The book give a good insight into the lives in London as they emerge from the depths of the Great Plague. When the fire came, the author has skilfully brought the reader right into the midst of the trauma and mayhem. You feel as if you were there when it happened, and the great loss afterwards.

A good read. 3/5

Review : At the Sign of the Sugared Plum by Mary Hooper

Young-Adult Book Review on At the Sign of the Sugared Plum by Mary Hooper

At the Sign of the Sugared Plum (Sign of the Sugared Plum, #1)Goodreads Blurb

It is 1665 and Hannah is full of excitement at the prospect of her first trip to London. She is going to help her sister, Sarah, in her candy shop, ‘The Sugared Plum’. But Hannah does not get the welcoming reception she expected from her sister, because the Plague is taking hold of London. However, Hannah is determined to stay and together the two young women face the worst-with the possibility of their own demise, growing ever closer. But through it all they persevere with the support of their neighbors and each other. And at last, they find hope in a daring attempt to escape the city.

My Thoughts after Reading

This young YA book is set in London during the Great Plague in 1665.

Our heroine joins her sister in her busy confectionery shop in London. She arrives when the Plague was just beginning, in places far from them. However the cases grow week by week and the locations come closer and closer to home.

I enjoyed reading about the confectionary shop. It was fascinating to learn about the treats in its the era. I also enjoyed reading about the excitement in London before the plague took hold. The author paints a vivid picture of how things develop week on week.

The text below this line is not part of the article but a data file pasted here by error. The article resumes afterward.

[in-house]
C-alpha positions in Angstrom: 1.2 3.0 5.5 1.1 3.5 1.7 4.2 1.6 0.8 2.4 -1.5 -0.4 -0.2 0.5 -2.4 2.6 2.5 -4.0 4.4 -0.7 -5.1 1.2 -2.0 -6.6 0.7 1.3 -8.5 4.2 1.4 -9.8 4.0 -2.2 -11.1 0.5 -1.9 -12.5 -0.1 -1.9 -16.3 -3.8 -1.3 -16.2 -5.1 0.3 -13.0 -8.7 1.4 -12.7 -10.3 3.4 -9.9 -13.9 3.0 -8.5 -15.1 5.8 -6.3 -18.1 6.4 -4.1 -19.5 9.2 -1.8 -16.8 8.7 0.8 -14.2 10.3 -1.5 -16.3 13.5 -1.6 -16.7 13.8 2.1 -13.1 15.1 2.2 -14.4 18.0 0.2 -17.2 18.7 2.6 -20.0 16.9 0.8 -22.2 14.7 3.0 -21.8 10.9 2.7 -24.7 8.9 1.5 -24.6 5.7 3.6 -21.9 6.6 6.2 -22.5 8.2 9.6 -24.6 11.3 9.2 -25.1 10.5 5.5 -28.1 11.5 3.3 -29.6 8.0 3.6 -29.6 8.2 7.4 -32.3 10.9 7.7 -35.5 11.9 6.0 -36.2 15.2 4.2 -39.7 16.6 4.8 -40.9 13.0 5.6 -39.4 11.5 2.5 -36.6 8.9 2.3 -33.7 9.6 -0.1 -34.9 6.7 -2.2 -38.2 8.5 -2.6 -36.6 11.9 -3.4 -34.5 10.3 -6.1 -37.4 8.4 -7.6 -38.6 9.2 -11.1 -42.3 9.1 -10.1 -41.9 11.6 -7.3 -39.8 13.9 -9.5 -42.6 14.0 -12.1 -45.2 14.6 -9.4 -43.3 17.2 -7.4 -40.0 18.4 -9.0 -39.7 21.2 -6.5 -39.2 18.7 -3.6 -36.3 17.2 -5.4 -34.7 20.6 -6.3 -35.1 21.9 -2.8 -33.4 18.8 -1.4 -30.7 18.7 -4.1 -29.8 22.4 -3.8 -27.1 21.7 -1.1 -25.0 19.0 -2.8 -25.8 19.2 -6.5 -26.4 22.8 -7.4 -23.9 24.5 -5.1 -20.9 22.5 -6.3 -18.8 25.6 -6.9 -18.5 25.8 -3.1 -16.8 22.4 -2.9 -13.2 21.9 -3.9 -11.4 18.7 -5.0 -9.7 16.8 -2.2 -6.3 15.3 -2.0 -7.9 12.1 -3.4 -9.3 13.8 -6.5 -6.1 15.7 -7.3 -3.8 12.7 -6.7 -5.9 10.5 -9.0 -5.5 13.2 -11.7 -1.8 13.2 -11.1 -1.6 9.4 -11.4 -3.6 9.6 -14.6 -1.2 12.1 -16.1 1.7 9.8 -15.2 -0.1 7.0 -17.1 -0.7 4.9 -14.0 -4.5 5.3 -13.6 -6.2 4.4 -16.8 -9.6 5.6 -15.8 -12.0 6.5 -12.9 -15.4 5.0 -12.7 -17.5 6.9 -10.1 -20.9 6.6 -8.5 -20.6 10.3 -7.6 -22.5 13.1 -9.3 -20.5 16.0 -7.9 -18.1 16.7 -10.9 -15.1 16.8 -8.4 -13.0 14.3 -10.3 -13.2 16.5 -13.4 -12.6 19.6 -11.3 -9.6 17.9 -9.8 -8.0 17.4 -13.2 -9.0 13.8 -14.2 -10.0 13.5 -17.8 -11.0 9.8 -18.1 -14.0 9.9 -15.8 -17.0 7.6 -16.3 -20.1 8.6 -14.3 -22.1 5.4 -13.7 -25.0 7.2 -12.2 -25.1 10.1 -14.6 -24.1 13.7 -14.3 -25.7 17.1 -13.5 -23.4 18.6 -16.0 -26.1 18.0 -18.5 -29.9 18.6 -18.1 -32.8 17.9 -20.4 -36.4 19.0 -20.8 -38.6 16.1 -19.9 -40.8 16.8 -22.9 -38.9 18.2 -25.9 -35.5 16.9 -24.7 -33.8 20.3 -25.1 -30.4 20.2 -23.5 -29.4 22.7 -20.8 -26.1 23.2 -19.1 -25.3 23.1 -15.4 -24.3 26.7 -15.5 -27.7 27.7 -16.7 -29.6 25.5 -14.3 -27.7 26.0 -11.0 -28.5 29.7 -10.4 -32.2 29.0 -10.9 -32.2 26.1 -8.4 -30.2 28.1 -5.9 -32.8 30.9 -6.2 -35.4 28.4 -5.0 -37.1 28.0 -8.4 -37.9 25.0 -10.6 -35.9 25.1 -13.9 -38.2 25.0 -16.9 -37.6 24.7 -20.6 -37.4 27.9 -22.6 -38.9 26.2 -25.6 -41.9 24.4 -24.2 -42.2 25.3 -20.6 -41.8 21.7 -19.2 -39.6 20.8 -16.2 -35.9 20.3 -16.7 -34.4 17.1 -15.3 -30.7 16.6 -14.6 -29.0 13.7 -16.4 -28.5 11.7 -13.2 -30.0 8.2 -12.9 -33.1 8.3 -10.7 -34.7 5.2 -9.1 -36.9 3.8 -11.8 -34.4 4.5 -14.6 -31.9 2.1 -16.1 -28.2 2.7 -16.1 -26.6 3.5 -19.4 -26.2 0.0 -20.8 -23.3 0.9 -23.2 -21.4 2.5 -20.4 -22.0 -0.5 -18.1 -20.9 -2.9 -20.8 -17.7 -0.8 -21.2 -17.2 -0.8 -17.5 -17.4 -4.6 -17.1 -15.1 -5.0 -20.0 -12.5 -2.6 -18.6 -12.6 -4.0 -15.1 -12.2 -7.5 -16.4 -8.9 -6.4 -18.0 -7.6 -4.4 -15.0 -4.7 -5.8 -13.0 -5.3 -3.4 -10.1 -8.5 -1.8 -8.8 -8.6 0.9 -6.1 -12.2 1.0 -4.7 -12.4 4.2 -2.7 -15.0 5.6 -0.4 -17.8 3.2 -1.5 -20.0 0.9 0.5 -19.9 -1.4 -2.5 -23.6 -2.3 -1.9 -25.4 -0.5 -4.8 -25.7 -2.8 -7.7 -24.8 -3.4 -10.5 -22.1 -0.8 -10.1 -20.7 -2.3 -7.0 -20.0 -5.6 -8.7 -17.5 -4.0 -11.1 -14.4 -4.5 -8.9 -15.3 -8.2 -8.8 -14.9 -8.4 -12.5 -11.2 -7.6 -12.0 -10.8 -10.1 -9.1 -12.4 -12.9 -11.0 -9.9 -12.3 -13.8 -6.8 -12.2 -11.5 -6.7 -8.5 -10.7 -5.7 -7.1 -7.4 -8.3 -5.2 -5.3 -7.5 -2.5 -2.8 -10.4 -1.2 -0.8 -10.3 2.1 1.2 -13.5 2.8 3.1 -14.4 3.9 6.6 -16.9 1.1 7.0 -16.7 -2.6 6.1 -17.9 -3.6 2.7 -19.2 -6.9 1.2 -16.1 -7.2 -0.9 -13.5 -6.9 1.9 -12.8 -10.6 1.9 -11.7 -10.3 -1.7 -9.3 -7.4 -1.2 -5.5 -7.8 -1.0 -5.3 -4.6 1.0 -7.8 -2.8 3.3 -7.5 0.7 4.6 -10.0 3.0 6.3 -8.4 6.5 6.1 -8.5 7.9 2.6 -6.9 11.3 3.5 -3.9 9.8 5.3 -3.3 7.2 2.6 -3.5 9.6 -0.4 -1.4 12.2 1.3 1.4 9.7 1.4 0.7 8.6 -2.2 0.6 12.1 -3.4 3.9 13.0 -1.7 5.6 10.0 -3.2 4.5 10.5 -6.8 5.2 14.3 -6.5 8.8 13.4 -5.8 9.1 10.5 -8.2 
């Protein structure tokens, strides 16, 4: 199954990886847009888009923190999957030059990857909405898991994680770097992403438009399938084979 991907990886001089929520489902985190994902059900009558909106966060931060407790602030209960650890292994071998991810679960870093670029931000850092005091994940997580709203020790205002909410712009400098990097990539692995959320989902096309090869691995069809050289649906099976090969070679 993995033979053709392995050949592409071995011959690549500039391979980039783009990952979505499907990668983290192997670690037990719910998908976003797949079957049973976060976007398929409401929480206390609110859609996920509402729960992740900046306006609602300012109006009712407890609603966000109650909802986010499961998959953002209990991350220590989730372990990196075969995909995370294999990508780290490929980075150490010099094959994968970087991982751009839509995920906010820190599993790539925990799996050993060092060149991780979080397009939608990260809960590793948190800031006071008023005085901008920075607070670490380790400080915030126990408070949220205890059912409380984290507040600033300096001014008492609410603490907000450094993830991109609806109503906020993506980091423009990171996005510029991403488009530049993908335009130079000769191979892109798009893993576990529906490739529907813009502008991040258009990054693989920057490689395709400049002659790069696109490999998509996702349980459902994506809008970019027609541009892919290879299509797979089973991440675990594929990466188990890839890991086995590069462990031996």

If you want to travel back to the 17th century, check out this book. 3/5

Review : A Great and Terrible Beauty by Libba Bray

Young-Adult book review on A Great and Terrible Beauty by Libba Bray

A Great and Terrible Beauty (Gemma Doyle, #1)

Goodreads Blurb

In this debut gothic novel mysterious visions, dark family secrets and a long-lost diary thrust Gemma and her classmates back into the horrors that followed her from India. (Ages 12+)

It’s 1895, and after the suicide of her mother, 16-year-old Gemma Doyle is shipped off from the life she knows in India to Spence, a proper boarding school in England. Lonely, guilt-ridden, and prone to visions of the future that have an uncomfortable habit of coming true, Gemma’s reception there is a chilly one. To make things worse, she’s been followed by a mysterious young Indian man, a man sent to watch her. But why? What is her destiny? And what will her entanglement with Spence’s most powerful girls—and their foray into the spiritual world—lead to?